Cardiovasc Res 2019 Sep;115(11):1629-1645

Ruddy Canadian Cardiovascular Genetics Centre, University of Ottawa Heart Institute, 40 Ruskin St - H4208, Ottawa, Canada.

Aims: To identify genetic variants that have a regulatory impact on circulating microRNAs (miRNAs) and to connect genetic risk to blood traits/biomarkers through the circulating miRNAs.

Methods And Results: Leveraging miRNA-Seq data and the 1000 Genomes imputed genotypes, we carried out genome-wide association analysis for SNPs that regulate the expression of circulating miRNAs in a sample of 710 unrelated subjects of European ancestry. Wherever possible, we used data from the Framingham and the Geuvadis studies to replicate our findings. We found at least one genome-wide significant (P < 5e-8) miRNA-eQTL (mirQTL) for 143 circulating miRNAs. Overall each mirQTL explained a small portion (<1%) of variation in miRNA levels; however, we identified a few mirQTLs that explained 4% to 20% of variation in miRNA levels in plasma. Unlike trans-mirQTLs (P = 0.7), cis-mirQTLs tend to be also associated with their counterpart mature miRNAs (P < 0.0001), this suggests trans-mirQTLs exert their effect through processes that affect the stability of mature miRNAs; whereas, cis-mirQTLs mainly regulate the expression of primary-miRNAs. Next, we used the identified mirQTLs to investigate the links between circulating miRNAs with blood traits/biomarkers through Mendelian randomization analysis. We found miR-1908-5p plays an important role in regulating low-density lipoprotein (LDL), total cholesterol (TC), fasting glucose, HbA1c, and several lipid-metabolites in blood, whereas, miR-10b-5p mediates the trans-regulatory effect of the ABO locus on several blood proteins, coronary artery disease, and TC. Moreover, we demonstrated that a higher plasma level of miR-199a is causally associated with lower levels of LDL and TC. Finally, we found miR-143-3p and miR-145-5p are functionally related and mediate the effect of ZFPM2 on a number of its protein targets in blood including VEGFA, SERPINE1, and PDGFs.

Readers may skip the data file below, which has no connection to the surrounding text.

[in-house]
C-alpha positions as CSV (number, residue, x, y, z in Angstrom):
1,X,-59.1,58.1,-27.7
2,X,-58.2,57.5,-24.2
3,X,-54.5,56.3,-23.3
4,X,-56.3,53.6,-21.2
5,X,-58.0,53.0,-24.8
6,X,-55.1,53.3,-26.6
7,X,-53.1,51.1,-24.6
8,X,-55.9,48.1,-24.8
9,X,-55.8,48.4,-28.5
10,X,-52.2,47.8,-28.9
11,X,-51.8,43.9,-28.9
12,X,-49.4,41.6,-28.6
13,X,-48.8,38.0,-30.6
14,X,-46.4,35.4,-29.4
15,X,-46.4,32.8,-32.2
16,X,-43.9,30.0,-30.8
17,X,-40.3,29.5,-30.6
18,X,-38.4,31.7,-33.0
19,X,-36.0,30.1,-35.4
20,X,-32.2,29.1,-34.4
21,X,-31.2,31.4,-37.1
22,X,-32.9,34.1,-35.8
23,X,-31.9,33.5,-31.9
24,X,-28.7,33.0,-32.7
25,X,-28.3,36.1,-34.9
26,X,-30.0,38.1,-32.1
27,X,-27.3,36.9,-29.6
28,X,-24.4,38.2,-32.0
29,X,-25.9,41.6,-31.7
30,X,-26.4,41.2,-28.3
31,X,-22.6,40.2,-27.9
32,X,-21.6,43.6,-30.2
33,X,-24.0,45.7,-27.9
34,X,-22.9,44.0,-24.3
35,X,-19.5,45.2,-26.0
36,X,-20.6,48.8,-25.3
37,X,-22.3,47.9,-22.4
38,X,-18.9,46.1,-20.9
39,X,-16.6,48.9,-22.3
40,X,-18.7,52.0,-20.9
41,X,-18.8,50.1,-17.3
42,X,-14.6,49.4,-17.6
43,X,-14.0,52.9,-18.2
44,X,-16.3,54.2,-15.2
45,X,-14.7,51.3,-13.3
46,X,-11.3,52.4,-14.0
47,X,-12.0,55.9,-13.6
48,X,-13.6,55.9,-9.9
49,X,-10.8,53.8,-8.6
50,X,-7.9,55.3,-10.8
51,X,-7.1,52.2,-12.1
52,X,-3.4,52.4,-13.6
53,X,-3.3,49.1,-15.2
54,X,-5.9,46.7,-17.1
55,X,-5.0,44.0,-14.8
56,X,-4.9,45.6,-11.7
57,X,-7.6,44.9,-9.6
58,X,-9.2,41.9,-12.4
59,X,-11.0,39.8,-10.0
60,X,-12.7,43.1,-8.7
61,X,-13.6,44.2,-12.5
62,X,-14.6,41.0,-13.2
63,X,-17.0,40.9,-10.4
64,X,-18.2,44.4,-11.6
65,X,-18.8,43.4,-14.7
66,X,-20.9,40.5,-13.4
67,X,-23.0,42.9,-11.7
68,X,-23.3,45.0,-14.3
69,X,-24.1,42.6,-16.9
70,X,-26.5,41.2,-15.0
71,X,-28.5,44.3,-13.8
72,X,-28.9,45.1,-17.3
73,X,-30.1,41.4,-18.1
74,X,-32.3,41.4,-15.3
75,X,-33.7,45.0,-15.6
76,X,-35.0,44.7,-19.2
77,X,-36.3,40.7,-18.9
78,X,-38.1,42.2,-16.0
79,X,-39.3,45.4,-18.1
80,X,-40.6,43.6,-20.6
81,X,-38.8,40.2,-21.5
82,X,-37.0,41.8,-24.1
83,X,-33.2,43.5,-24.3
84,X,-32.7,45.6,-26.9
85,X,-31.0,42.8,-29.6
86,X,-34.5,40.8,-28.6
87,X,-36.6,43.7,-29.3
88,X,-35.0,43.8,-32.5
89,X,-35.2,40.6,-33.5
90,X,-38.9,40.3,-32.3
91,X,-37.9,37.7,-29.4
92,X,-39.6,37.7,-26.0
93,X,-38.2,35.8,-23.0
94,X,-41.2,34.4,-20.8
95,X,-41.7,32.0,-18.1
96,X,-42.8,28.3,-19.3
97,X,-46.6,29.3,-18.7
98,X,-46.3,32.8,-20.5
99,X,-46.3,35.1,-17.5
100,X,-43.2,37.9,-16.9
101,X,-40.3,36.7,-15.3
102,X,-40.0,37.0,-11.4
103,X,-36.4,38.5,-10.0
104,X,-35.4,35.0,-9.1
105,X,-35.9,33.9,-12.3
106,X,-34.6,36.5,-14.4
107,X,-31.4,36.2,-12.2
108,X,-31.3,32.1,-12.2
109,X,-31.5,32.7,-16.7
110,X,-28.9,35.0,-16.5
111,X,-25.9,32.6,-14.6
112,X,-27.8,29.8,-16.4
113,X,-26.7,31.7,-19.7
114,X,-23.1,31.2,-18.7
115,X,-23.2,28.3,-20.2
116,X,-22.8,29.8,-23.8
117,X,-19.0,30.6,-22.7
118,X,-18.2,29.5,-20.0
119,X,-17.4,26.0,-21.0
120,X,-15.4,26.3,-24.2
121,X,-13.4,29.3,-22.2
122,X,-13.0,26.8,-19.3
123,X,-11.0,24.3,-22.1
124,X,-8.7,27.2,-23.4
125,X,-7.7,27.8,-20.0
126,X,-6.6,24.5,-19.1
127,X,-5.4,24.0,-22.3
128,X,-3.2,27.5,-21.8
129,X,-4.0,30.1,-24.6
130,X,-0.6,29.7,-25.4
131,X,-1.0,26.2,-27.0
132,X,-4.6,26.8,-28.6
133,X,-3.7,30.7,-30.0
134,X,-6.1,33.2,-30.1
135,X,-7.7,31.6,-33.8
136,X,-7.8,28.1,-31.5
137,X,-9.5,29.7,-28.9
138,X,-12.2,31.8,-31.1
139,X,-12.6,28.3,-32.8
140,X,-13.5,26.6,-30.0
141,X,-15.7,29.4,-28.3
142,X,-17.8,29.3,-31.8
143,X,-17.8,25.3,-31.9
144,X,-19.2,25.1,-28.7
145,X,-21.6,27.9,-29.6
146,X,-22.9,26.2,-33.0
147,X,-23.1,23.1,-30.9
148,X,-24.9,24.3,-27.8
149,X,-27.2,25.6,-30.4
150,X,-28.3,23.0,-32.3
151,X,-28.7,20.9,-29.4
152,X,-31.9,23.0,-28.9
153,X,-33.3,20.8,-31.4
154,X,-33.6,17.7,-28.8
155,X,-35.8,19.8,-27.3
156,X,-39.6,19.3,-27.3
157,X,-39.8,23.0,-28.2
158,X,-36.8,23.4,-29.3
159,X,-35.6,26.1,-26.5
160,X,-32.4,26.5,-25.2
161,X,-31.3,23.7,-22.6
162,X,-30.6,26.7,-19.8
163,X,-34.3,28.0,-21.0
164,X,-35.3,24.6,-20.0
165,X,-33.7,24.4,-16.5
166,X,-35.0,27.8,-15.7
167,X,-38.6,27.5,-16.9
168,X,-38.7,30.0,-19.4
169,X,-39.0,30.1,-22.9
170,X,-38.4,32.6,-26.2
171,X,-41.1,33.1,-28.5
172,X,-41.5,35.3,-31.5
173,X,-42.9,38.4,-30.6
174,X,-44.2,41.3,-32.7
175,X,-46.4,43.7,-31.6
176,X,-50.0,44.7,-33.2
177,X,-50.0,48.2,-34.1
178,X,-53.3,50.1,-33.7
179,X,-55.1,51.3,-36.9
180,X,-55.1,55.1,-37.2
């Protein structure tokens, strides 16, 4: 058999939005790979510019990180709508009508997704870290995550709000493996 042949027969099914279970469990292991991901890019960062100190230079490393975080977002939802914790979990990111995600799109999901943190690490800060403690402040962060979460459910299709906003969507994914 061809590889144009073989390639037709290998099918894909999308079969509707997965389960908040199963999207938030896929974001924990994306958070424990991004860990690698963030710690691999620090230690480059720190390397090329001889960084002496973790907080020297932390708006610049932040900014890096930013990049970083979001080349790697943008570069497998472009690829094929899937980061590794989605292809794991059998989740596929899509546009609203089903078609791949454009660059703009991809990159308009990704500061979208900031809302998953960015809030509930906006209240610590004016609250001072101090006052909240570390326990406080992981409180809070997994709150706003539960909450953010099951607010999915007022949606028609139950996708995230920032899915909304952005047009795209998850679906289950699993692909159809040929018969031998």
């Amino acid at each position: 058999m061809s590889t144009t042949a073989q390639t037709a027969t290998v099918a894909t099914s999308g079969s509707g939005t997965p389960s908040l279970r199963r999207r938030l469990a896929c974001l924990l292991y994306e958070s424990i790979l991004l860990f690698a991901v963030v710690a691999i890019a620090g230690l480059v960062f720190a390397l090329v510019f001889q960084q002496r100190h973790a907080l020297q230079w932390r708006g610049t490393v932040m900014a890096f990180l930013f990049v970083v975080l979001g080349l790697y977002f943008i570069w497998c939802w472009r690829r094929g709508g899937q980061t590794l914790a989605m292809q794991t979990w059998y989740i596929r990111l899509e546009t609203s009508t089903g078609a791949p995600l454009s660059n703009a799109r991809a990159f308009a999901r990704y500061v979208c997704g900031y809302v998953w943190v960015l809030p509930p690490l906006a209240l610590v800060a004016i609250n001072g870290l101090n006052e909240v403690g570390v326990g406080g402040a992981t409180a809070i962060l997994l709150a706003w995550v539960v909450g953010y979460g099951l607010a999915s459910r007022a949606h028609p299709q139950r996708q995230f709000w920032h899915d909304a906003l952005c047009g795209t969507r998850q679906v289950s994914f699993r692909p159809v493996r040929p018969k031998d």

Conclusions: This study identifies SNPs that have a regulatory impact on circulating miRNAs, and underlines the role of several circulating miRNAs in mediating the effect of a number of GWAS loci on cardiometabolic phenotypes.
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http://dx.doi.org/10.1093/cvr/cvz030DOI Listing
September 2019

Obesity shows preserved plasma proteome in large independent clinical cohorts.

Sci Rep 2018 11 19;8(1):16981. Epub 2018 Nov 19.

Proteomics, Nestlé Institute of Health Sciences, Lausanne, Switzerland.

Holistic human proteome maps are expected to complement comprehensive profile assessment of health and disease phenotypes. However, methodologies to analyze proteomes in human tissue or body fluid samples at relevant scale and performance are still limited in clinical research. Their deployment and demonstration in large enough human populations are even sparser. In the present study, we have characterized and compared the plasma proteomes of two large independent cohorts of obese and overweight individuals using shotgun mass spectrometry (MS)-based proteomics. Herein, we showed, in both populations from different continents of about 500 individuals each, the concordance of plasma protein MS measurements in terms of variability, gender-specificity, and age-relationship. Additionally, we replicated several known and new associations between proteins, clinical and molecular variables, such as insulin and glucose concentrations. In conclusion, our MS-based analyses of plasma samples from independent human cohorts proved the practical feasibility and efficiency of a large and unified discovery/replication approach in proteomics, which was also recently coined "rectangular" design.